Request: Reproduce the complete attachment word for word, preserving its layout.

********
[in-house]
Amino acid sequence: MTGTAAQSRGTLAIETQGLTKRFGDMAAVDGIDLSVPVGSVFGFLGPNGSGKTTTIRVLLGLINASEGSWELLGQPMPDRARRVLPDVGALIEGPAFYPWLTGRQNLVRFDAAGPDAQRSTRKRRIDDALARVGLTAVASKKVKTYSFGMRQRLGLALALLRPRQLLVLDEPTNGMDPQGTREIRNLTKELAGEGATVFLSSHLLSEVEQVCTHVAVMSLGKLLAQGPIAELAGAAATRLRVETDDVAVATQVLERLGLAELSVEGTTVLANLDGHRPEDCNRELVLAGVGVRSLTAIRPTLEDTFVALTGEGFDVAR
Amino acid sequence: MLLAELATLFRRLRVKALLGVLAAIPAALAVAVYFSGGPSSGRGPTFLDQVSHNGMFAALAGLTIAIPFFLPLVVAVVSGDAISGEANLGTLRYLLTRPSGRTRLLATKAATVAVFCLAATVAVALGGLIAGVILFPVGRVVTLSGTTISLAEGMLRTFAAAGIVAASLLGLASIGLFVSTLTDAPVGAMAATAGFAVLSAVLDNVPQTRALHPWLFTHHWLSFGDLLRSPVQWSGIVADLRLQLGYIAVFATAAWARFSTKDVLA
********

[in-house]
Amino acid sequence: MTGTAAQSRGTLAIETQGLTKRFGDMAAVDGIDLSVPVGSVFGFLGPNGSGKTTTIRVLLGLINASEGSWELLGQPMPDRARRVLPDVGALIEGPAFYPWLTGRQNLVRFDAAGPDAQRSTRKRRIDDALARVGLTAVASKKVKTYSFGMRQRLGLALALLRPRQLLVLDEPTNGMDPQGTREIRNLTKELAGEGATVFLSSHLLSEVEQVCTHVAVMSLGKLLAQGPIAELAGAAATRLRVETDDVAVATQVLERLGLAELSVEGTTVLANLDGHRPEDCNRELVLAGVGVRSLTAIRPTLEDTFVALTGEGFDVAR
Amino acid sequence: MLLAELATLFRRLRVKALLGVLAAIPAALAVAVYFSGGPSSGRGPTFLDQVSHNGMFAALAGLTIAIPFFLPLVVAVVSGDAISGEANLGTLRYLLTRPSGRTRLLATKAATVAVFCLAATVAVALGGLIAGVILFPVGRVVTLSGTTISLAEGMLRTFAAAGIVAASLLGLASIGLFVSTLTDAPVGAMAATAGFAVLSAVLDNVPQTRALHPWLFTHHWLSFGDLLRSPVQWSGIVADLRLQLGYIAVFATAAWARFSTKDVLA